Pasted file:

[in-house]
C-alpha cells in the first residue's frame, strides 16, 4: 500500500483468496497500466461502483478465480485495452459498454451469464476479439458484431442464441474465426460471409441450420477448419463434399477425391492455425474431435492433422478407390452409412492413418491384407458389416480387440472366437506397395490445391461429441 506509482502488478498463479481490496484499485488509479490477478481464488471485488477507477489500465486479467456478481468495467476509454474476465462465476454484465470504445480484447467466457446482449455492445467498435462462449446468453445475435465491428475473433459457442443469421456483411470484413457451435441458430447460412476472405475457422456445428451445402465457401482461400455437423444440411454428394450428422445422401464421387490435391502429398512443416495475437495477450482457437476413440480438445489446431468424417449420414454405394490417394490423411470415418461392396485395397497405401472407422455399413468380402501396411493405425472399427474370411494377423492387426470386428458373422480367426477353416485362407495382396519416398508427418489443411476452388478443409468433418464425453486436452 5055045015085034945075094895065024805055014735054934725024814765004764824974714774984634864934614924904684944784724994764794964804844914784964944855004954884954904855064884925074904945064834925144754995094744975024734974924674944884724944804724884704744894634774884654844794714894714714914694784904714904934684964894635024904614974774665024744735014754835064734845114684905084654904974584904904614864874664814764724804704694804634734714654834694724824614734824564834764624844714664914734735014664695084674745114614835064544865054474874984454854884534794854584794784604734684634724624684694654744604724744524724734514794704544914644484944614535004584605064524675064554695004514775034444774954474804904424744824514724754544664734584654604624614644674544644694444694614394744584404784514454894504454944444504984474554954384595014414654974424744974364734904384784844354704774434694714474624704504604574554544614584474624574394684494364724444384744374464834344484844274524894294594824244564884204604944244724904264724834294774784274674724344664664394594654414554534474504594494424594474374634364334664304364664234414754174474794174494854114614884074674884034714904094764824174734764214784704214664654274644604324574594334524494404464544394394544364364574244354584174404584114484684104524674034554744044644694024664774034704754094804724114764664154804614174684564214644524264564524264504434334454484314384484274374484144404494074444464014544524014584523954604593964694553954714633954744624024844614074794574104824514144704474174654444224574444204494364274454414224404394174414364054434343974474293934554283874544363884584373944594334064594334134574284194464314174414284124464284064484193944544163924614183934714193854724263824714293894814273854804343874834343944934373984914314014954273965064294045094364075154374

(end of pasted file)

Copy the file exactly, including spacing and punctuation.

[in-house]
C-alpha cells in the first residue's frame, strides 16, 4: 500500500483468496497500466461502483478465480485495452459498454451469464476479439458484431442464441474465426460471409441450420477448419463434399477425391492455425474431435492433422478407390452409412492413418491384407458389416480387440472366437506397395490445391461429441 506509482502488478498463479481490496484499485488509479490477478481464488471485488477507477489500465486479467456478481468495467476509454474476465462465476454484465470504445480484447467466457446482449455492445467498435462462449446468453445475435465491428475473433459457442443469421456483411470484413457451435441458430447460412476472405475457422456445428451445402465457401482461400455437423444440411454428394450428422445422401464421387490435391502429398512443416495475437495477450482457437476413440480438445489446431468424417449420414454405394490417394490423411470415418461392396485395397497405401472407422455399413468380402501396411493405425472399427474370411494377423492387426470386428458373422480367426477353416485362407495382396519416398508427418489443411476452388478443409468433418464425453486436452 5055045015085034945075094895065024805055014735054934725024814765004764824974714774984634864934614924904684944784724994764794964804844914784964944855004954884954904855064884925074904945064834925144754995094744975024734974924674944884724944804724884704744894634774884654844794714894714714914694784904714904934684964894635024904614974774665024744735014754835064734845114684905084654904974584904904614864874664814764724804704694804634734714654834694724824614734824564834764624844714664914734735014664695084674745114614835064544865054474874984454854884534794854584794784604734684634724624684694654744604724744524724734514794704544914644484944614535004584605064524675064554695004514775034444774954474804904424744824514724754544664734584654604624614644674544644694444694614394744584404784514454894504454944444504984474554954384595014414654974424744974364734904384784844354704774434694714474624704504604574554544614584474624574394684494364724444384744374464834344484844274524894294594824244564884204604944244724904264724834294774784274674724344664664394594654414554534474504594494424594474374634364334664304364664234414754174474794174494854114614884074674884034714904094764824174734764214784704214664654274644604324574594334524494404464544394394544364364574244354584174404584114484684104524674034554744044644694024664774034704754094804724114764664154804614174684564214644524264564524264504434334454484314384484274374484144404494074444464014544524014584523954604593964694553954714633954744624024844614074794574104824514144704474174654444224574444204494364274454414224404394174414364054434343974474293934554283874544363884584373944594334064594334134574284194464314174414284124464284064484193944544163924614183934714193854724263824714293894814273854804343874834343944934373984914314014954273965064294045094364075154374